Finding password weaknesses in your Linux systems

Getting through the security of your Linux systems might be easier than you think. Prevent unauthorized access by searching out unexpected password weaknesses.

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We've all experienced the real-world equivalent of the phrase, "It's the little things that'll get you." Whether it's fixing our automobiles, debugging software or locking down our networks, it always seems to be those small oversights that either provide the solution or end up getting us into a world of hurt. Linux security is no different. Arguably the biggest (and littlest) problem when it comes to keeping Linux systems under wraps...

is weak passwords.

Dozens of the security breaches listed on the Privacy Rights Clearinghouse Chronology of Data Breaches were the result of compromised passwords. It seems the more we preach and rant about using strong passwords, the greater the problem becomes. In the world of Linux, we often only have ourselves to blame, as the majority of Linux-based systems are used and maintained by those of us working in IT. Whether or not you believe passwords are a problem in your Linux environment, you won't know until you check.

More on Linux passwords:
Recovering a lost administration password on Ubuntu Server

Passphrases instead of passwords on Red Hat, part 1

Passphrases instead of passwords on Red Hat, part 2

Generally speaking, ferreting out password vulnerabilities in Linux is tougher than it is in Windows. This is especially true from the perspective of a malicious insider who often has unfettered physical and logical access to Linux systems. By default, the passwd/shadow/salt combination helps eliminate most operating system (OS)-related password vulnerabilities.

That said, if a malicious insider or other attacker -- such as someone who's stolen a Linux-based laptop -- gains physical access to the system and thus the /etc/passwd and /etc/shadow files, all bets are off. John the Ripper hashes once thought to be secure are now in the hands of someone with ill-intent. John is especially powerful when run in incremental mode, which tries all character combinations, or when used with a good dictionary such as the BlackKnightList.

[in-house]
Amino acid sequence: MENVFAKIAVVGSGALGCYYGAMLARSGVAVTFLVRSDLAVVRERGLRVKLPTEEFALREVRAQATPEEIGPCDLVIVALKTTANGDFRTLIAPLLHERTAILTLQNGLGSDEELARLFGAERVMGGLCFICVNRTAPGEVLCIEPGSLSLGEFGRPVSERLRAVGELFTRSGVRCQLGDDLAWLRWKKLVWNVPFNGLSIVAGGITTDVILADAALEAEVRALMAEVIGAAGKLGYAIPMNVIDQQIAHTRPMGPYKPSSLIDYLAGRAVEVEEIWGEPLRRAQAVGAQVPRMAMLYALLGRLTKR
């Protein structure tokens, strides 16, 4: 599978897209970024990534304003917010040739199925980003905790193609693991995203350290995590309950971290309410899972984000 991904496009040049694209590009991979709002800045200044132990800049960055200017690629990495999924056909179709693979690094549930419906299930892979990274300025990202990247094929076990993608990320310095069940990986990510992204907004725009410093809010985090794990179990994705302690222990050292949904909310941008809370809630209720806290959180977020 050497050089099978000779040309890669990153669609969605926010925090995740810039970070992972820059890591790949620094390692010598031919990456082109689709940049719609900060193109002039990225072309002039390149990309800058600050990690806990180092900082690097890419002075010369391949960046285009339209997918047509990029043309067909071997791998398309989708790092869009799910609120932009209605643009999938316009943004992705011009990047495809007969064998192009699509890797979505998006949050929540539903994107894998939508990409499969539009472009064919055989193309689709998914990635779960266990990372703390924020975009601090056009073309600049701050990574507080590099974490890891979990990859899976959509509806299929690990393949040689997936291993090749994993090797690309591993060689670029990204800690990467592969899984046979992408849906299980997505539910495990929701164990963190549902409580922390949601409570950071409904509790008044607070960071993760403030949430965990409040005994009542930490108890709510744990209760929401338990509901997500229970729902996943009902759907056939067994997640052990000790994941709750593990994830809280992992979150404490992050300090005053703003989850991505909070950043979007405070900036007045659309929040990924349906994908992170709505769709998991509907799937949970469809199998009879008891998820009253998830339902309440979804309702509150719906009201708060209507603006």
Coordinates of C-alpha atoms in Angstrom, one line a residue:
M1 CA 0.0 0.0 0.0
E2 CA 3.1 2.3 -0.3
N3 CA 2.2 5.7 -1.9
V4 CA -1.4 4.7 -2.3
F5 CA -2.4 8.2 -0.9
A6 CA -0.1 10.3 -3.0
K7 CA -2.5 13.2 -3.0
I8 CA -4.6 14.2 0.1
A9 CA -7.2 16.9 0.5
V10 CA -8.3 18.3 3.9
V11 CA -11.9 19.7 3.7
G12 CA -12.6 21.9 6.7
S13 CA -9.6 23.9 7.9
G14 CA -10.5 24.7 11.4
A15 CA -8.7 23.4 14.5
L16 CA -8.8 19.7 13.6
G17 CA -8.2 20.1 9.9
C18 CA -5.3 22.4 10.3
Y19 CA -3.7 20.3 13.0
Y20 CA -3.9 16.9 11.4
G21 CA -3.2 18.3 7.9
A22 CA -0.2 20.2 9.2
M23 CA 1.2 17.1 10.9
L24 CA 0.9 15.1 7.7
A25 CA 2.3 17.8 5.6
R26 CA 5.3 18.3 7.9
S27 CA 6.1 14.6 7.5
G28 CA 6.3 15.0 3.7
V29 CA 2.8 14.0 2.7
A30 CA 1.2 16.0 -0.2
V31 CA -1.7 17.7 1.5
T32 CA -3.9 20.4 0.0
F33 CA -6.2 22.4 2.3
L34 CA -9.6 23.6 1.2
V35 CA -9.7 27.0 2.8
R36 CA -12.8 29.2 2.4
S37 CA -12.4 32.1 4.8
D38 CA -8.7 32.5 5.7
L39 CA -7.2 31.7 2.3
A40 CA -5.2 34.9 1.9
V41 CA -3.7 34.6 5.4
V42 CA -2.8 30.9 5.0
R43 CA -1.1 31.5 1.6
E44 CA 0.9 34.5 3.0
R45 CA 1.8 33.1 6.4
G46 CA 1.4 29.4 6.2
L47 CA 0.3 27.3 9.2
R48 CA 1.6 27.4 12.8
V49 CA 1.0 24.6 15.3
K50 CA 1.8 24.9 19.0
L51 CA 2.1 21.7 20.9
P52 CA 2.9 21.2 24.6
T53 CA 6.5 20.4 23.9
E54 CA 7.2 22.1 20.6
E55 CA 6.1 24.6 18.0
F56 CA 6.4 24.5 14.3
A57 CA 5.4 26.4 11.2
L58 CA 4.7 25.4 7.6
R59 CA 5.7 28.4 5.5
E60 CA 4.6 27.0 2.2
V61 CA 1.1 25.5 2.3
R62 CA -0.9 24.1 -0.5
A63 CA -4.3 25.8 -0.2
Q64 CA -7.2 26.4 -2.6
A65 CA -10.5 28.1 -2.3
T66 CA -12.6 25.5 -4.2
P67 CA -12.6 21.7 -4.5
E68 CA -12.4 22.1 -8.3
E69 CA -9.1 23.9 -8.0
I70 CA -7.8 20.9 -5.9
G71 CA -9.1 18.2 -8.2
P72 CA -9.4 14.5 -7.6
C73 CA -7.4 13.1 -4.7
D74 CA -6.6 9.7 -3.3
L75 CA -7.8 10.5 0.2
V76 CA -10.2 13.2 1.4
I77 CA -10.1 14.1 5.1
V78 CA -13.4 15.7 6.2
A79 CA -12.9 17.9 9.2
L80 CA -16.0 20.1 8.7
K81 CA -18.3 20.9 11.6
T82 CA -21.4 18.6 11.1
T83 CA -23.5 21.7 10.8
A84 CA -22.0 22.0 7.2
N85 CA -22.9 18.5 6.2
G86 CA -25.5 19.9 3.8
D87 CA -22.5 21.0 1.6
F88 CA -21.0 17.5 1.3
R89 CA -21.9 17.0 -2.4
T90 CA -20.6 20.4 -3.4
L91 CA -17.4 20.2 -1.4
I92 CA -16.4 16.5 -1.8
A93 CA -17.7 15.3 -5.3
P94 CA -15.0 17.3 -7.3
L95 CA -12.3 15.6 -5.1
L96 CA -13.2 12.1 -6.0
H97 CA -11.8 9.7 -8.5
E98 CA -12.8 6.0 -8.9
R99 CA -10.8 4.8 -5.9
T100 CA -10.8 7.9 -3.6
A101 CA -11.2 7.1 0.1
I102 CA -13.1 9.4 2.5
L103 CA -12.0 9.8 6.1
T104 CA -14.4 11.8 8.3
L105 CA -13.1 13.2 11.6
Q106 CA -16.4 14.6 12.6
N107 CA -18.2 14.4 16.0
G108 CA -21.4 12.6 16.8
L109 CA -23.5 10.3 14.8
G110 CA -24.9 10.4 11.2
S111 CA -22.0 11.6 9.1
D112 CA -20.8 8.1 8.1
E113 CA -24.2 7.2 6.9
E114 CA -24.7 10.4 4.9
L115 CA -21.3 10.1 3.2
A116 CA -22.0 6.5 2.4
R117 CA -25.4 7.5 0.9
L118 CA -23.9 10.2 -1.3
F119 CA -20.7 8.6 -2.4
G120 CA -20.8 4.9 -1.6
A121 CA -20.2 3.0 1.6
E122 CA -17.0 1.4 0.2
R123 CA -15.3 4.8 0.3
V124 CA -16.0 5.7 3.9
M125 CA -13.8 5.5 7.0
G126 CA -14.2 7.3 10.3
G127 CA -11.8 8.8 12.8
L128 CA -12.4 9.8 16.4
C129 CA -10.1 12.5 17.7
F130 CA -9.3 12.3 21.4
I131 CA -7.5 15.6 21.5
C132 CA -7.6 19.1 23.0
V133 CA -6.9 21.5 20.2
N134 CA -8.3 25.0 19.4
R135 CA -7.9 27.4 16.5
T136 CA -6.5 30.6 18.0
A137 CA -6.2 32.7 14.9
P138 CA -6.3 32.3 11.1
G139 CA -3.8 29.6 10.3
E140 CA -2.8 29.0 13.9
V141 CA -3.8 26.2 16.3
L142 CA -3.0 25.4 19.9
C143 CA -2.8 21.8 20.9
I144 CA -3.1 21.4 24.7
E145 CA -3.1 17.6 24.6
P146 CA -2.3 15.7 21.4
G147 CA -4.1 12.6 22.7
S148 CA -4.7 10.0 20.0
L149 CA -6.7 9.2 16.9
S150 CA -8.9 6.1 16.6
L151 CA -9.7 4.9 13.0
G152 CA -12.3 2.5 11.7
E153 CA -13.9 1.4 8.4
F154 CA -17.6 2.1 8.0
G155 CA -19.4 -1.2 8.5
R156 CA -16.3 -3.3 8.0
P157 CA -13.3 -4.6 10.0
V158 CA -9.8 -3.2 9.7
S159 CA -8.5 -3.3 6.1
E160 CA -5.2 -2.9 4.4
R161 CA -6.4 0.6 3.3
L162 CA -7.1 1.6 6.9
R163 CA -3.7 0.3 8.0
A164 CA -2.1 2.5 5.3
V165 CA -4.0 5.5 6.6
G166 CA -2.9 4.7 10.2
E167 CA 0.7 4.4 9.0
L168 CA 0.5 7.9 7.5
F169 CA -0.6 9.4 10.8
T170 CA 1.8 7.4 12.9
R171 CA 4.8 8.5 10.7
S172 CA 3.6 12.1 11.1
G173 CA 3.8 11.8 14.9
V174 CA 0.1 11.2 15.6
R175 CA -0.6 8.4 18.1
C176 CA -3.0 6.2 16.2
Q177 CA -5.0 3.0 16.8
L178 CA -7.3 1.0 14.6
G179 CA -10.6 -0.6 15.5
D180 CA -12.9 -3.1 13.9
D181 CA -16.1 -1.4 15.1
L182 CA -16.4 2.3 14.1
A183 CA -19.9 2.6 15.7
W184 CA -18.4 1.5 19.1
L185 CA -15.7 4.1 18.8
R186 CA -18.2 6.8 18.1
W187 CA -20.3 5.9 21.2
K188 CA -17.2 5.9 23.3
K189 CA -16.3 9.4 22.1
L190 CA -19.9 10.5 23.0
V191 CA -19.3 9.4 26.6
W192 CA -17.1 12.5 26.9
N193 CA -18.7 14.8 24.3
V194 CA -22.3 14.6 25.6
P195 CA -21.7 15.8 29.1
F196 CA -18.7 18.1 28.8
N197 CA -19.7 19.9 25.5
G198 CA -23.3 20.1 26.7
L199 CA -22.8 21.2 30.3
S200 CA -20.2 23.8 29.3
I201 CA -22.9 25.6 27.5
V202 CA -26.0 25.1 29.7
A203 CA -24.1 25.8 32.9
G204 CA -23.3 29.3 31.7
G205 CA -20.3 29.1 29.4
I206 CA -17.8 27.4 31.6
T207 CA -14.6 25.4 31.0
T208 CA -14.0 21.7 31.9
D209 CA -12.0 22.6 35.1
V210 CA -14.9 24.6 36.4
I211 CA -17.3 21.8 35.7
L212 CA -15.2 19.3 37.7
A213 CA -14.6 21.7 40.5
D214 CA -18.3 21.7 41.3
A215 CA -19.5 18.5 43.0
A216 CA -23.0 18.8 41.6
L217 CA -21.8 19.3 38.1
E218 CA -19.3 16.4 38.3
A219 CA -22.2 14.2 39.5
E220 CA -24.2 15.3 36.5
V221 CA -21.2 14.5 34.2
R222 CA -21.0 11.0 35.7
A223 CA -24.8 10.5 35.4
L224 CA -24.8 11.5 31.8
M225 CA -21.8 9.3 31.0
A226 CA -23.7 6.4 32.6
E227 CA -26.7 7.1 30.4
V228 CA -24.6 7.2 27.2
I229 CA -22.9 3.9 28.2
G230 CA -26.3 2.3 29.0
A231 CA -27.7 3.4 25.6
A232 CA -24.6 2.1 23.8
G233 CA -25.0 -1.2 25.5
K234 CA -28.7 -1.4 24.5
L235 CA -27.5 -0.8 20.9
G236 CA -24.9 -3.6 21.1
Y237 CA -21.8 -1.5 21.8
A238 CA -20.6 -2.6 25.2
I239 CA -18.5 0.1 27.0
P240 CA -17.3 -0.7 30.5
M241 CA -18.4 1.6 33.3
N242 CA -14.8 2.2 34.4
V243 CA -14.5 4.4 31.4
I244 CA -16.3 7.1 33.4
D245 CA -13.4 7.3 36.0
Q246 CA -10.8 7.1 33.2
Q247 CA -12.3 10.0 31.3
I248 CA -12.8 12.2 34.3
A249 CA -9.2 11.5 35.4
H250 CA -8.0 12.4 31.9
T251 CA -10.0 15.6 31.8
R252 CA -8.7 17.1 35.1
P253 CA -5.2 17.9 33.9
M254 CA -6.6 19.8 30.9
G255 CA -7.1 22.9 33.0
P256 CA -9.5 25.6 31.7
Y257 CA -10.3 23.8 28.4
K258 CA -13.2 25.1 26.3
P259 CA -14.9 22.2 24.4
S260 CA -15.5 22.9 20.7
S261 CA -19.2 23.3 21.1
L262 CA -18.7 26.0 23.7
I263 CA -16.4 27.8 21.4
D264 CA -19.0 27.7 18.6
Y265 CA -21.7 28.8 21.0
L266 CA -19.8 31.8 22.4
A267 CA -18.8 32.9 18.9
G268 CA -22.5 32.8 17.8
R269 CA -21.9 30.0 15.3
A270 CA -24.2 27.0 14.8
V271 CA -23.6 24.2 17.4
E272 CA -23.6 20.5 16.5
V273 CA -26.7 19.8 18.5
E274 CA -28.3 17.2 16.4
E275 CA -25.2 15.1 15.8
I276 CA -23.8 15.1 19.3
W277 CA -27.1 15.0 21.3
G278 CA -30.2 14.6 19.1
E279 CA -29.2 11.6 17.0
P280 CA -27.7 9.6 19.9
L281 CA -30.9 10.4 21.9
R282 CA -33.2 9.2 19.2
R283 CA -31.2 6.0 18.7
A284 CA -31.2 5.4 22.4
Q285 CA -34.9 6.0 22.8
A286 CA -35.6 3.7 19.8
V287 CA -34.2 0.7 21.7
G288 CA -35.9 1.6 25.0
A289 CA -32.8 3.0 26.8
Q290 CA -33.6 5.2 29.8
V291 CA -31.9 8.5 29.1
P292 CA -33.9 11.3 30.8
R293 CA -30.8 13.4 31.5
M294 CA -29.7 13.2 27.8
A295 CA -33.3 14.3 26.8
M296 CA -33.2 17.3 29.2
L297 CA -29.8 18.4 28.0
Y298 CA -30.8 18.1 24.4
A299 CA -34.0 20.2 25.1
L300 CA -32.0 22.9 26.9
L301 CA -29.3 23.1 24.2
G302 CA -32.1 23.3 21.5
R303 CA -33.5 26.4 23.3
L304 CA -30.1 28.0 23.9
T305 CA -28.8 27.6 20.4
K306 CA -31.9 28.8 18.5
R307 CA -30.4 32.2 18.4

Some of the biggest Linux password weakness are Web-related. I've seen numerous situations where poorly-written Web applications, namely Common Gateway Interface (CGI), and misconfigured Apache instances have enabled public access of systems and their passwd file. I haven't been able to access a shadow file in this way, but given all the user accounts on a system, you can imagine the possibilities. At the very least, it gives the bad guys a leg up.

I've also seen situations where administrators configured anonymous File Transfer Protocol (FTP) sharing of entire server drives and forgot about it. No passwords at all is good for the bad guys and not at all good for business.

Ferreting out password vulnerabilities in Linux is tougher than it is in Windows.
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Another area affected by Linux-related password issues is weak file and share permissions. Using the find command, a simple text search of local systems, NFS, and Samba shares, can reveal passwords in word processing files, configuration files, system files and so on. This is especially true if weak file and share permissions have been granted, which is very often the case.

We're not just talking about "live" systems either. Unauthorized access to tape and disk image backups -- especially old or static backups you've may have put away "just in case" -- opens up an entirely new frontier to root out passwords.

Your best defense is prevention. You must have -- and enforce – a reasonable password policy that not only addresses password complexity but intruder lockout as well, regardless of the purpose or importance of the system. Furthermore, look beyond the OS to find areas with weak points. All it takes is one password weakness in an odd application on a seemingly unimportant system for someone to have a stepping stone into your environment.

Trust but verify. It's a tried and true principle of security and serves as a great eliminator of Linux password weaknesses we might otherwise overlook.

ABOUT THE AUTHOR: Kevin Beaver is an information security consultant, keynote speaker, and expert witness with Atlanta-based Principle Logic, LLC. Kevin specializes in performing independent security assessments. Kevin has authored/co-authored seven books on information security including Hacking For Dummies and Hacking Wireless Networks For Dummies (Wiley). He is also the creator of the Security On Wheels information security audio books and blog providing security learning for IT professionals on the go. Kevin can be reached at kbeaver@principlelogic.com.

This was first published in December 2009

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